Tennessee Records Repository

Decatur Co. TN

Edward L. Hearington

From Lillye Younger, People of Action (Brewer Printing Company, Jackson, Tennessee, n.d.).

This People of Action, issued circa 1969, reproduced newspaper clippings about people in Decatur County. Most items probably were written in the mid 1960s. Most, but not all, of the items were written by Lillye Younger herself and most, but not all, appeared in the Jackson Sun. The photographs, which in the book were poorly reproduced from clippings, have not been scanned.

Special thanks to Constance Collett and the estate of Lillye Younger for permission to make these web pages.

Thanks to www.tnyesterday.com for contributing this transcription.

By Lillye Younger

Little Red Schoolhouse Changed

PARSONS, Tenn. — Edward L. Hearington, superintendent of Decatur County Schools and president of the West Tennessee Education Association, has his share of years of service in the educational field.

He received his public school education in Parsons, graduating from Parsons High School, attended Bethel College at McKenzie following his graduation to earn his bachelor's degree. "I received my Master's degree at Memphis State University," the slender black-haired educator said. He majored in administration and minored in curriculum.

After college days, Hearington settled down to teaching in the elementary schools in Decatur County. "I taught for 20 years in the elementary schools as principal or teacher," he explained," then I taught for two years at Parsons High School and served as junior coach for two years."

"I taught my first Decatur County school and Cub Creek Hall," he reminisced. It was a one-teacher school with grades one through eight. The two-story frame structure served as a church, school and the upper story was a Masonic ball.

"The sound of the school bell in the morning meant it was 'time for books'," he said, "and it took a lot of teaching to cover eight grades in one day. The teaching methods were so different from the present day ones.

"We had no hot lunch program, with the aroma of home-cooked food. Lunch pails or baskets were filled from the breakfast table with ham and biscuits, eggs and sometime a delectable baked sweet potato or fried apple pie. Our drinking water came from a spring, which was our only liquid. Reading, writing and arithmetic were the essential subjects taught.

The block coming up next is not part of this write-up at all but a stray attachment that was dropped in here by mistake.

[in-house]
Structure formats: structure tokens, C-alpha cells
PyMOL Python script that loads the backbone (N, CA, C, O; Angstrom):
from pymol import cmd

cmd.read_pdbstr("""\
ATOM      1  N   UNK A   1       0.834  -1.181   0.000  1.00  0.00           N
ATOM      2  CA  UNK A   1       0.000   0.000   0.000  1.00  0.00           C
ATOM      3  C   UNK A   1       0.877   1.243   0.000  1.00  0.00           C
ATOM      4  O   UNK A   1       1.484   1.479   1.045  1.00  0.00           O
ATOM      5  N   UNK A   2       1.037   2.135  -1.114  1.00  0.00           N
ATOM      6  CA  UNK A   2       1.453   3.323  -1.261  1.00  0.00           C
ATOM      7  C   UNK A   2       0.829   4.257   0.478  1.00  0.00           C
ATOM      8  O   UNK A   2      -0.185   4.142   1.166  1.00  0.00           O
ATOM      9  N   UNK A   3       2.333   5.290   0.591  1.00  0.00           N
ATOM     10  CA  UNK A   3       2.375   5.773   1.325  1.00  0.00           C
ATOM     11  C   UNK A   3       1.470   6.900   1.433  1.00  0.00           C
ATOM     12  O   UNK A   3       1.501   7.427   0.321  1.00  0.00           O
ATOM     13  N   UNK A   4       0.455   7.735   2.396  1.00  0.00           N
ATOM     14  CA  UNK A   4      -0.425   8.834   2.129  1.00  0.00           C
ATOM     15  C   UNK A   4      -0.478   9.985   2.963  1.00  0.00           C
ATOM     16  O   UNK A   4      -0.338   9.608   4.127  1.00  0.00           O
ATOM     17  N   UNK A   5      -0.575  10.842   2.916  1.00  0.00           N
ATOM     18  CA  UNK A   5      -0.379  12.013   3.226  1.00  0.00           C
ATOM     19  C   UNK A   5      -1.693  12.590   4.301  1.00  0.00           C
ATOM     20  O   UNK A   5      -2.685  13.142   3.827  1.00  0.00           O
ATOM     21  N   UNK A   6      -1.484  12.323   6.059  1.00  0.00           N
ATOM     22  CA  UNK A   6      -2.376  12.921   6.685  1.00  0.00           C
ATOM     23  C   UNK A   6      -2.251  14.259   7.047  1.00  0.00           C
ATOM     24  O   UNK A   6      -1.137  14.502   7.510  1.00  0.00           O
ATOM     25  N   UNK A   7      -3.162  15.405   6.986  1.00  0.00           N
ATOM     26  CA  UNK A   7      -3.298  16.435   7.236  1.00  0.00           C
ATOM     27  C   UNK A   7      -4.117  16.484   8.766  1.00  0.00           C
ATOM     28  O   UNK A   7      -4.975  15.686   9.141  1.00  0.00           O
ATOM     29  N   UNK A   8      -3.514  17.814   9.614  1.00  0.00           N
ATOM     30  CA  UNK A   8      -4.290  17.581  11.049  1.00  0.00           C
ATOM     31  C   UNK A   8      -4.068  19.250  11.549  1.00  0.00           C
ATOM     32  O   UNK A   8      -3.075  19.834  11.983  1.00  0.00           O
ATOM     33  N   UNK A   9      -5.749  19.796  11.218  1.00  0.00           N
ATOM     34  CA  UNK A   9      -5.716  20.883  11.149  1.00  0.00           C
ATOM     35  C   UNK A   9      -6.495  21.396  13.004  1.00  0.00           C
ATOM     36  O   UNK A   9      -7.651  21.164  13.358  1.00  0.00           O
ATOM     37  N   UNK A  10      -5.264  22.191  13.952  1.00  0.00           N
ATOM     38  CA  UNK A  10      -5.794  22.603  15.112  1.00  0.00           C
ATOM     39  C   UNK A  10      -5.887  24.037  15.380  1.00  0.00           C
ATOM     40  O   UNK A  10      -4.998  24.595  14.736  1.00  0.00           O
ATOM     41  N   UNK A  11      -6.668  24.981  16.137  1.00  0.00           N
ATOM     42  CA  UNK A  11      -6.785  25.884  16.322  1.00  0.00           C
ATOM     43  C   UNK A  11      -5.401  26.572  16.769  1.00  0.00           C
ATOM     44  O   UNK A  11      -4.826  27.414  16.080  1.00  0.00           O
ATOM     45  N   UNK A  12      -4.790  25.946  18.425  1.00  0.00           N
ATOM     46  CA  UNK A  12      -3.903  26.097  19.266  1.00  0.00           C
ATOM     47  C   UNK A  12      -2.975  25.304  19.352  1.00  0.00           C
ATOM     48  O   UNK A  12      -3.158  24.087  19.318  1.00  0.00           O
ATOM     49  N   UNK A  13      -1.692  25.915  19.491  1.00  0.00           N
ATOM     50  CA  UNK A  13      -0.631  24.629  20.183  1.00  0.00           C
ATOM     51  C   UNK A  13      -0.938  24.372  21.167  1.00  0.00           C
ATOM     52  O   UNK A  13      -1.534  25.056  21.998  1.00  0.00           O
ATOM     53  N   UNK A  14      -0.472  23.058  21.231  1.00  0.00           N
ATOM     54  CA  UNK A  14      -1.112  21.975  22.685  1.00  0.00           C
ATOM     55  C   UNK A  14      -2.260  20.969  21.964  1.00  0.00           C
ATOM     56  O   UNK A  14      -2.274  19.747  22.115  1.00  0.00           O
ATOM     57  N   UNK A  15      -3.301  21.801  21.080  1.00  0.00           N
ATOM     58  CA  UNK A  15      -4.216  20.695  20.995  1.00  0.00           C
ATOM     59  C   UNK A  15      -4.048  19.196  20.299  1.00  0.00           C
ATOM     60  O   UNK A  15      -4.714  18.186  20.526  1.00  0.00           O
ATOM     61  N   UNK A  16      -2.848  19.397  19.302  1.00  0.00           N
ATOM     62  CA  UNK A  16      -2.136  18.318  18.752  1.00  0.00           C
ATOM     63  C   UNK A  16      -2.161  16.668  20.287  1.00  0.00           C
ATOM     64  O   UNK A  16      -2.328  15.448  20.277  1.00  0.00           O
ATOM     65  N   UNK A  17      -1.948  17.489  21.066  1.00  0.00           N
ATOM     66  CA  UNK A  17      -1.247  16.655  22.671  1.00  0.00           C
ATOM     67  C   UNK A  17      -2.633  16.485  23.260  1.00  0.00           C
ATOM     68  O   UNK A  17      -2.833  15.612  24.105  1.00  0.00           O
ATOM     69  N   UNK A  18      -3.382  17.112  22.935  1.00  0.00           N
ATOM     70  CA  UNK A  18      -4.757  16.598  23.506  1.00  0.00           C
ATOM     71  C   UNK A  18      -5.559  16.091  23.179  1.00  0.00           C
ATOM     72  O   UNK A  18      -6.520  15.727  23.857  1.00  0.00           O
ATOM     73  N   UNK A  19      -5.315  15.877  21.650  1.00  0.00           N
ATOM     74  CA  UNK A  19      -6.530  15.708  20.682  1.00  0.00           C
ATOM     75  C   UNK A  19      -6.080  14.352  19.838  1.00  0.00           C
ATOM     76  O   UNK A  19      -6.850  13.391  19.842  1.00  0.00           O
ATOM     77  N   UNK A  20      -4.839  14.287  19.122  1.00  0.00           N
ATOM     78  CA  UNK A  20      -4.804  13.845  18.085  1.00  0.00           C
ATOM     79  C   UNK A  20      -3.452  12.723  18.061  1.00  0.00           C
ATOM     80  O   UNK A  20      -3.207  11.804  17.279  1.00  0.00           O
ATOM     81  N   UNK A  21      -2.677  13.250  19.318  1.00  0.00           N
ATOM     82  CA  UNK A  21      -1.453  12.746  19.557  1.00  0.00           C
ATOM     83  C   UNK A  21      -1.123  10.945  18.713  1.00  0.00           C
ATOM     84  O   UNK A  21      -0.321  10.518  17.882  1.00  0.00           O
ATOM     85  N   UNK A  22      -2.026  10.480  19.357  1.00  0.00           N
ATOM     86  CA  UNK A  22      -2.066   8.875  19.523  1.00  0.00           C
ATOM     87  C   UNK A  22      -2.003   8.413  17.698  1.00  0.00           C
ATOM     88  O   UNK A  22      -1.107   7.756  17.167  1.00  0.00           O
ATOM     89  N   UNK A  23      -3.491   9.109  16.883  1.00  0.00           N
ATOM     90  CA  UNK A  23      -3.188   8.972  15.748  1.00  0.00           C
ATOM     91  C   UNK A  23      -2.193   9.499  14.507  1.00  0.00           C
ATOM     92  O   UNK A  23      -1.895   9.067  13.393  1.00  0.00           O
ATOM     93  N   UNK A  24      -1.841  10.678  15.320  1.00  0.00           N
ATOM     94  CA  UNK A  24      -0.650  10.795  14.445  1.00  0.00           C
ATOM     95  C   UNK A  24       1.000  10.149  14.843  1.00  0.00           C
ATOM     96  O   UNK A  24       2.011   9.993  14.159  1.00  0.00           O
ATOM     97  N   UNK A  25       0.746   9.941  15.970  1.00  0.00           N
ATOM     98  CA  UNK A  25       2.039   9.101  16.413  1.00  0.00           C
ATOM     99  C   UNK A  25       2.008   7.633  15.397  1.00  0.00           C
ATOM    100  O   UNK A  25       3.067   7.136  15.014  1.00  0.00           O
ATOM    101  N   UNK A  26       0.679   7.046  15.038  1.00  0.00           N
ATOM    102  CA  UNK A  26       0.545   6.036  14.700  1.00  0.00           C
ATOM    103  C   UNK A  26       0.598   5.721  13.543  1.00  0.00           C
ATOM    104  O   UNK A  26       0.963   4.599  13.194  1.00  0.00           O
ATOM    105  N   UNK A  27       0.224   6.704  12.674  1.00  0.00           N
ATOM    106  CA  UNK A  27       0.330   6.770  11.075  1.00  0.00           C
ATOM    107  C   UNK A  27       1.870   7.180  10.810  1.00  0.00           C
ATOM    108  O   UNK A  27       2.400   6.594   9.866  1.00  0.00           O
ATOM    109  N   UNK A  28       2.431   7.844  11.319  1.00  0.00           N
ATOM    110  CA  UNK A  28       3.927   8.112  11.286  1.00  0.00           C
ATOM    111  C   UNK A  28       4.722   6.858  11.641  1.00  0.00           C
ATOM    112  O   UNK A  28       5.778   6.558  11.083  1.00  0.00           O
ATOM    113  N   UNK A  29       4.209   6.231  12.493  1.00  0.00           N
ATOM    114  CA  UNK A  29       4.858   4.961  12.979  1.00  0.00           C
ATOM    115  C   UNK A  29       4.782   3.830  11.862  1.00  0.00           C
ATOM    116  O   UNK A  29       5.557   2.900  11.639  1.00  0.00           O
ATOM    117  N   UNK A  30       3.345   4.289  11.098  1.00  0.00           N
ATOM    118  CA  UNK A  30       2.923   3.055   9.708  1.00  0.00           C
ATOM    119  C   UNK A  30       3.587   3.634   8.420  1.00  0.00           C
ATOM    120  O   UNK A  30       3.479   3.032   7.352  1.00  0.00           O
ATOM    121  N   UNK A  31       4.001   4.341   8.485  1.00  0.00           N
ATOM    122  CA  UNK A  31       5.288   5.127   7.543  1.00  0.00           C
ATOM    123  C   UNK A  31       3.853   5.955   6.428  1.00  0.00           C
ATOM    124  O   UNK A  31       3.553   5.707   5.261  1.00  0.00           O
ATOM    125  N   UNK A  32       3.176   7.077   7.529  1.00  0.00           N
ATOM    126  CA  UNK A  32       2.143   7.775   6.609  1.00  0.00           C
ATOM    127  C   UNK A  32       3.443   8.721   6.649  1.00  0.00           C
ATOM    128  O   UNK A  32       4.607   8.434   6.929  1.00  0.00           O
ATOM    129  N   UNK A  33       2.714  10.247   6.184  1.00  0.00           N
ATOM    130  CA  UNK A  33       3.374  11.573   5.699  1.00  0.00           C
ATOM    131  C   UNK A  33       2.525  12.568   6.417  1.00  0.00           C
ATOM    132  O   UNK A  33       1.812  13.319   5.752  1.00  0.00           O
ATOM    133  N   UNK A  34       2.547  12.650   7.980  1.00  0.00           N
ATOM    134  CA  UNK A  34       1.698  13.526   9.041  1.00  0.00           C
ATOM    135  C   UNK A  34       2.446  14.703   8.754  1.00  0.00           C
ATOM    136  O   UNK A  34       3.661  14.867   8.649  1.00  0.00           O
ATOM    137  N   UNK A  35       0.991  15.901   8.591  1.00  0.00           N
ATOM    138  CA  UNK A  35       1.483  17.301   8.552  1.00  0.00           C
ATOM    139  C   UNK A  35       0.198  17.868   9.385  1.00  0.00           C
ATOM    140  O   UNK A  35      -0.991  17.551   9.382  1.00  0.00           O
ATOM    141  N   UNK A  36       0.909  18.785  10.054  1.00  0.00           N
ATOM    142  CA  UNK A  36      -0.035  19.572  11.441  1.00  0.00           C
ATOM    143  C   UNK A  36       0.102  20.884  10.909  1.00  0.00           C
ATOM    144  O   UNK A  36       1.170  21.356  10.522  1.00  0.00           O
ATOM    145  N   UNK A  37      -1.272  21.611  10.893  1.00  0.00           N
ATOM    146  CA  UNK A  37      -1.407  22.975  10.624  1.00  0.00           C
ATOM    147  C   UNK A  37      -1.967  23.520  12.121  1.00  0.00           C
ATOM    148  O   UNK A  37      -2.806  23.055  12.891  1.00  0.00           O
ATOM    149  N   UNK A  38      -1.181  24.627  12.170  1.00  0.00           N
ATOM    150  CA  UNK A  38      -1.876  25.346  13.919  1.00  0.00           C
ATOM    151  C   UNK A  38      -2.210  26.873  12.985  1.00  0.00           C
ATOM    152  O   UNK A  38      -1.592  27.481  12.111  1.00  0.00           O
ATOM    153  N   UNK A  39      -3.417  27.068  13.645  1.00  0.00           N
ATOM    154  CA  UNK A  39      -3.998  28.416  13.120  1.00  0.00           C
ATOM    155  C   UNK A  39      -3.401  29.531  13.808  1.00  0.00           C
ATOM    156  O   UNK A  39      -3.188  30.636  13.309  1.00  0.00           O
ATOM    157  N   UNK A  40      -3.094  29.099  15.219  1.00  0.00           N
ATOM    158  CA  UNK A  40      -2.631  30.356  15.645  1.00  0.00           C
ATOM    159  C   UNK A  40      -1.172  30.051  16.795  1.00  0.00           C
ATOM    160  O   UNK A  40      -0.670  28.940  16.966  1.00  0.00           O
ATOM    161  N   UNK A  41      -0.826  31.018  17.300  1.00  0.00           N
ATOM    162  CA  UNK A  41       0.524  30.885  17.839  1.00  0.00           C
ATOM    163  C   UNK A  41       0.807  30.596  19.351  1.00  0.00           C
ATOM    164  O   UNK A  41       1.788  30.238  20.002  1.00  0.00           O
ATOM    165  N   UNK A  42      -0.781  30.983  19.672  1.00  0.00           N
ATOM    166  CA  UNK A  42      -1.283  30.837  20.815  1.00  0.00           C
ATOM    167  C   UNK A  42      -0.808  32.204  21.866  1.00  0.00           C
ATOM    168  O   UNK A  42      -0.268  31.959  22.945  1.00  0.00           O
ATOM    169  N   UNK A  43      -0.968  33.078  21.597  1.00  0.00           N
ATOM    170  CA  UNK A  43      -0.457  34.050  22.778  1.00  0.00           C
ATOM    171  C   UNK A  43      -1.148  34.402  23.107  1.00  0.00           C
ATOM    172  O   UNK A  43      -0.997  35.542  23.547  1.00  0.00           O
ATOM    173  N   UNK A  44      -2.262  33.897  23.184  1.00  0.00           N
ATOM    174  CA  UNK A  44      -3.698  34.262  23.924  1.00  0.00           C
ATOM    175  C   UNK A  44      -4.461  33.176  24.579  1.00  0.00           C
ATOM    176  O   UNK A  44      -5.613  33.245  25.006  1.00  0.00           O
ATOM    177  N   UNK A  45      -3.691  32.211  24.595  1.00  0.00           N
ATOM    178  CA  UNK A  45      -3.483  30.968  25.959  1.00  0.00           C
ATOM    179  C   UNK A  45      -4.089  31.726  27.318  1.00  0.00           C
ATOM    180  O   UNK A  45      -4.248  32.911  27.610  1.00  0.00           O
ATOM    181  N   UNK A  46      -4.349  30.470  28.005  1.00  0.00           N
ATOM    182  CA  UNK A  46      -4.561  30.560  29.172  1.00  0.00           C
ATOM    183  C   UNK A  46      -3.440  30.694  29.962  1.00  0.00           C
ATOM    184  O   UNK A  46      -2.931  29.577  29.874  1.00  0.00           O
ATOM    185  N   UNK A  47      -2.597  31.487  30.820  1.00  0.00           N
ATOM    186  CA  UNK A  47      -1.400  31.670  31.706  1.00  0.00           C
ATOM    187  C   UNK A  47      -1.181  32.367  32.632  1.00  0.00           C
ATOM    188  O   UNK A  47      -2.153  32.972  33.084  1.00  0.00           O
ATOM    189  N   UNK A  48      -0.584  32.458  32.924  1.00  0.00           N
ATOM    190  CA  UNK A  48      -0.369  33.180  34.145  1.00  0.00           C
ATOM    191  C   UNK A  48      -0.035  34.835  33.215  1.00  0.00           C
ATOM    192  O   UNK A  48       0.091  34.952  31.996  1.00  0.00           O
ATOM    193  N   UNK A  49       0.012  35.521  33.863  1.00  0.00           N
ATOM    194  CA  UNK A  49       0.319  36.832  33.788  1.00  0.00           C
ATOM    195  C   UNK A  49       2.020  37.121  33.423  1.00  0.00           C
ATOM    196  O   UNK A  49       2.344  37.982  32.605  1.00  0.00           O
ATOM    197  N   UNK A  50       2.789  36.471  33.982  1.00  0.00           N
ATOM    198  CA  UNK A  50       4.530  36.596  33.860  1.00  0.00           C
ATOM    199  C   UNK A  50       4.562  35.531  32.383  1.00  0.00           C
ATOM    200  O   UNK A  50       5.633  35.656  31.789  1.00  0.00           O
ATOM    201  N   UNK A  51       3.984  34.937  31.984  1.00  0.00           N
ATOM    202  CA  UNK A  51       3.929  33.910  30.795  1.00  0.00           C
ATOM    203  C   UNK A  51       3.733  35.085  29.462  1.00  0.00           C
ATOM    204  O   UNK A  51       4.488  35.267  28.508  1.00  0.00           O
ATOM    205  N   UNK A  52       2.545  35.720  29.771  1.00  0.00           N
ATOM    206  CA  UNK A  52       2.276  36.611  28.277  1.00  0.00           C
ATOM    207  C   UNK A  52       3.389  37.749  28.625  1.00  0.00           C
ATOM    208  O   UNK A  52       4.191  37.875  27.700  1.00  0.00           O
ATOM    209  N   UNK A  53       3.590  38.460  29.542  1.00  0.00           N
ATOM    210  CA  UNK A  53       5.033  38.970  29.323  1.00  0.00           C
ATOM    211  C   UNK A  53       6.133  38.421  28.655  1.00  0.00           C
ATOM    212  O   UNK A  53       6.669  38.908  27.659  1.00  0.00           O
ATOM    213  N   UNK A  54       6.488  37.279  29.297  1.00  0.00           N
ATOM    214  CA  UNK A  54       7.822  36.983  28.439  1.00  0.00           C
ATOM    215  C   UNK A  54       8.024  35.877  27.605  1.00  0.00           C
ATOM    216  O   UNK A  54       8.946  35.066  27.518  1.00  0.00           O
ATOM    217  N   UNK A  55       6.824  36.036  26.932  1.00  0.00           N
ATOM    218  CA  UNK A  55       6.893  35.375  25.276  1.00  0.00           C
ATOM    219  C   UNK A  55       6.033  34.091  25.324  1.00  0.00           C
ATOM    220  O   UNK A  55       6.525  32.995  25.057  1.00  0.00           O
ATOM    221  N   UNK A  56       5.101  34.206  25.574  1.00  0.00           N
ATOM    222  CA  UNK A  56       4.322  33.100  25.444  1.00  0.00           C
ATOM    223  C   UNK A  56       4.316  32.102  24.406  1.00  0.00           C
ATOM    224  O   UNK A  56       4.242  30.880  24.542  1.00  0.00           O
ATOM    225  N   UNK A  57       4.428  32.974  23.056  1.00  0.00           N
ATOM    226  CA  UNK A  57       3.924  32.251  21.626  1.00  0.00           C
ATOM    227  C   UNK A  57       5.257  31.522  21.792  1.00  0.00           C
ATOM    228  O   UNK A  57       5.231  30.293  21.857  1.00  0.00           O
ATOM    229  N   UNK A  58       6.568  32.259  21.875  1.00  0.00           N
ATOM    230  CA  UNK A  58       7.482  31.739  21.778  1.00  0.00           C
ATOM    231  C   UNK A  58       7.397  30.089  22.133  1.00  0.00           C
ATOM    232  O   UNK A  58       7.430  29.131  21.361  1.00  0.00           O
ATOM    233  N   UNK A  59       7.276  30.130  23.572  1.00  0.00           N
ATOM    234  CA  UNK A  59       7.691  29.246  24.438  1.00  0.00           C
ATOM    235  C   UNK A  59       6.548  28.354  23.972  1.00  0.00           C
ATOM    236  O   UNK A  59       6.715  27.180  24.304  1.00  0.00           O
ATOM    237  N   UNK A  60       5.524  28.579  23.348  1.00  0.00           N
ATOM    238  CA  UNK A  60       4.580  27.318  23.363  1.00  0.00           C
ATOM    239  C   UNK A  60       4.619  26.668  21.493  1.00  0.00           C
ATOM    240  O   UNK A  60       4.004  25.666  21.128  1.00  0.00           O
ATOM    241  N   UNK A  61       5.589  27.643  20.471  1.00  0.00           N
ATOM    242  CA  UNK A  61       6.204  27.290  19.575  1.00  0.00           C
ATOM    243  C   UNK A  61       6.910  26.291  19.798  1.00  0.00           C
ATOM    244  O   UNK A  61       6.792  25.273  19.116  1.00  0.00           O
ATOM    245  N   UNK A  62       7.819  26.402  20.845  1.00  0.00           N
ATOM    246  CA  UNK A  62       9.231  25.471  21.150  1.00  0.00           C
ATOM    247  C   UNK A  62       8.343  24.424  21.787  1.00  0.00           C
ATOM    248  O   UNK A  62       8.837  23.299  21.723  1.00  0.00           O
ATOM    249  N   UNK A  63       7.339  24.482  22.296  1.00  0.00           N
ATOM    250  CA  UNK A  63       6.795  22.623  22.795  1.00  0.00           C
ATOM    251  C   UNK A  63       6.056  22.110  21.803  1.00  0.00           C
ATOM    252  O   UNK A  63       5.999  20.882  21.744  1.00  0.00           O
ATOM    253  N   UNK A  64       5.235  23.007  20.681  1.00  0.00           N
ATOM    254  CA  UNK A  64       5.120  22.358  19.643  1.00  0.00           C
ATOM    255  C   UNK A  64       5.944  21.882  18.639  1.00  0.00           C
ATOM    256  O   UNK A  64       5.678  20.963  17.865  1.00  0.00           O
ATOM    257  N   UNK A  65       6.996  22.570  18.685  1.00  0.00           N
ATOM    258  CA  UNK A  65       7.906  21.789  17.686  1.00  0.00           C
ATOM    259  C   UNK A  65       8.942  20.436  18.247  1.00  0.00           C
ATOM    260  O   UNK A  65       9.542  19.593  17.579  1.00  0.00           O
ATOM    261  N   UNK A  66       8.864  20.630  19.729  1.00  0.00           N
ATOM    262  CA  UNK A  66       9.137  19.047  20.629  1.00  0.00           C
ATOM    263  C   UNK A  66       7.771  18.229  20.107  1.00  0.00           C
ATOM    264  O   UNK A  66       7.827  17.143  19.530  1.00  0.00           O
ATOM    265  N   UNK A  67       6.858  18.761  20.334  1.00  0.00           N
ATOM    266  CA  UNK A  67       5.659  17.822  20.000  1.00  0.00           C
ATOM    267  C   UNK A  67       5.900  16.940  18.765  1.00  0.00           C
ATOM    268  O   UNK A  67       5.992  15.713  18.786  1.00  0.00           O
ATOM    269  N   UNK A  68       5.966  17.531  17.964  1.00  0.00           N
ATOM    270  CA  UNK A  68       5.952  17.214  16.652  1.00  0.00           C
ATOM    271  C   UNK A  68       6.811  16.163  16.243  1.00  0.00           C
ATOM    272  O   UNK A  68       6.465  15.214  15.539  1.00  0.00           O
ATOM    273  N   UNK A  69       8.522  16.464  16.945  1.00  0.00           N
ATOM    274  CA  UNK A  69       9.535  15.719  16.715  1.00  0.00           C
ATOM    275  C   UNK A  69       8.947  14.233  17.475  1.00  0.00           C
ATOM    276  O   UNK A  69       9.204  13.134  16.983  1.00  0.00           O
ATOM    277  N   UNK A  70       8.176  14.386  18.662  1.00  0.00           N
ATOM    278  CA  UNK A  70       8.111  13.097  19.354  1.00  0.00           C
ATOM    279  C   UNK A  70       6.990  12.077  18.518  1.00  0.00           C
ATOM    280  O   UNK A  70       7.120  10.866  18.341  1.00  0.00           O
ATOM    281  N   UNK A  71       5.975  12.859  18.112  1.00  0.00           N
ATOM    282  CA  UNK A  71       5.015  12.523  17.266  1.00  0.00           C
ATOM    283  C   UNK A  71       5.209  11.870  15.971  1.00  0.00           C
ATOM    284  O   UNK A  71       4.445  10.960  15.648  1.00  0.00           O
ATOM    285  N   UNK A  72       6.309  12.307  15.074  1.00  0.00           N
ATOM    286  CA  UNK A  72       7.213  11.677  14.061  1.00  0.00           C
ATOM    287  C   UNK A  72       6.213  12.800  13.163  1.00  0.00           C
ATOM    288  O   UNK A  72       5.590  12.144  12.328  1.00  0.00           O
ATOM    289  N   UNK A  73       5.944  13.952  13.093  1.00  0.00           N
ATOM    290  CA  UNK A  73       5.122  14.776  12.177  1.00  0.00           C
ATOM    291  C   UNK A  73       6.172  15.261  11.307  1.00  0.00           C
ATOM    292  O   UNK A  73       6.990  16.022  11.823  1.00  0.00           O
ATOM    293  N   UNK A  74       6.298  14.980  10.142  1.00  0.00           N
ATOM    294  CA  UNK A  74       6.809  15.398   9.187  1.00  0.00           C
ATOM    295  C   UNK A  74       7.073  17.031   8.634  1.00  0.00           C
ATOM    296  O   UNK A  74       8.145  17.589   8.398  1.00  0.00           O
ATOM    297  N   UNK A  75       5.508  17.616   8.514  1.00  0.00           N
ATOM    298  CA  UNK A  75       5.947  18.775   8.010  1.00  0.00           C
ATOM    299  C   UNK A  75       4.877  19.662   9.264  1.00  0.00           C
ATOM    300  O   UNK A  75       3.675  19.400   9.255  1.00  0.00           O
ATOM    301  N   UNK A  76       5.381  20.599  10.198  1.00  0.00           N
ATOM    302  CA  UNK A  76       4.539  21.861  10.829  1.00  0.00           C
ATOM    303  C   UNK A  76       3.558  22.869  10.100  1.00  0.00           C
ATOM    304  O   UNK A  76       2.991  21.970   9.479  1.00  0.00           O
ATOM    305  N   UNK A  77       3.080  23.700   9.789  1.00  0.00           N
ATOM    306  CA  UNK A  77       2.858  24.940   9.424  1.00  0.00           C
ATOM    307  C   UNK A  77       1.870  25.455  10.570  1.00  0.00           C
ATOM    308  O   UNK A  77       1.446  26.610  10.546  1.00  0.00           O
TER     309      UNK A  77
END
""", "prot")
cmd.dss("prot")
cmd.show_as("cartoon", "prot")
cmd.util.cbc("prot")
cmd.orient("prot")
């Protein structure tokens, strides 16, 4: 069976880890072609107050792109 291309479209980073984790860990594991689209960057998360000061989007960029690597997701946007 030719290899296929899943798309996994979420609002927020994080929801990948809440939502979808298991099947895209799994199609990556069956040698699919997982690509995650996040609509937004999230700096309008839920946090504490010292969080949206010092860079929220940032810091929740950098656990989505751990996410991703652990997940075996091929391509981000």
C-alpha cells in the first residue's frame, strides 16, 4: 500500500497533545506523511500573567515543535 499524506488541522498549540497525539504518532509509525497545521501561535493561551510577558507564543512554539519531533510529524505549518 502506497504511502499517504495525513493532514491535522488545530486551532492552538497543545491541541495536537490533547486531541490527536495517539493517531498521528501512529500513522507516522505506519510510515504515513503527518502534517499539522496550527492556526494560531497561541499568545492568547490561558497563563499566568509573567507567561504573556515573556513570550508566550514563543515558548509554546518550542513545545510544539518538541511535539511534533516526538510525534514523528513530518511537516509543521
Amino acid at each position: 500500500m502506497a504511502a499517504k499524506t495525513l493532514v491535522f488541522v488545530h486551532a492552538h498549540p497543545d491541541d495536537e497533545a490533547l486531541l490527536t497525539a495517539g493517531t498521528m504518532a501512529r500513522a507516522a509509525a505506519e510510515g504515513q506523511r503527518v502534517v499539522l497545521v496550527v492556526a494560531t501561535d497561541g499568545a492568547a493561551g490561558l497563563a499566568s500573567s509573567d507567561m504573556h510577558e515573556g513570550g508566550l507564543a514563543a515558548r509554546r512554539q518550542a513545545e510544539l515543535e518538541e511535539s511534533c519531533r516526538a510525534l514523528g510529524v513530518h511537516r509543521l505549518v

Hearington's concern lies in the number of drop-outs in the county as well as in the nation. "Around 30 percent of students are drop-outs on a nationwide basis," he said. Here in Decatur County we have around 25 percent of our students who drop out of school before graduating. One of my chief objectives has been to eliminate this alarming condition," he added.

His advise to the youth of today is to get a good education. "We are living in a skilled world and if youths don't prepare themselves in the field of education they will have to rely on common labor such as ditch digging for a livelihood. The percentage of common labor jobs is only 5 percent in our nation today. Most any type of work requires at least a high school education," he pointed out.

In 1960 Hearington was elected superintendent of Decatur County schools and has held this postion since. "My 1960 platform was the erection of a consolidated county school," the superintendent said. "However, it wasn't accomplished for almost five years later."

It was a red-letter day on his calendar when Decaturville High School and Parsons High School merged and formed Riverside High School, located half way between the two towns. The modern brick high schools was completed for the 1965-66 school term.

"It added one-third more courses," he said. Some of the outstanding additions are the distributive education course, the vocational office training program and machine shop.

"The promotion of the machine shop has been a lot of help to students, so much so that one girl took the course," he said. "We bought our equipment through the Army surplus and a federal representative said it was one of the best equipped Army Surplus Machine shops on any high school in the southeastern part of the United States."

Another addition, is the part-time dental hygienist program launched last year. County schools are visited by the dentist and hygienist and student's teeth are checked and cleaned.

Reading laboratories have been set up in the county schools and a science laboratory has been set up for seventh and eighth grade students at Parsons, Decaturville and Scotts Hill junior high schools.

Hearington was elected president of the West Tennessee Education Association in October at a meeting held in Nashville. His objectives are to help plan next year's programs and to promote education and benefit teachers in the West Tennessee area.

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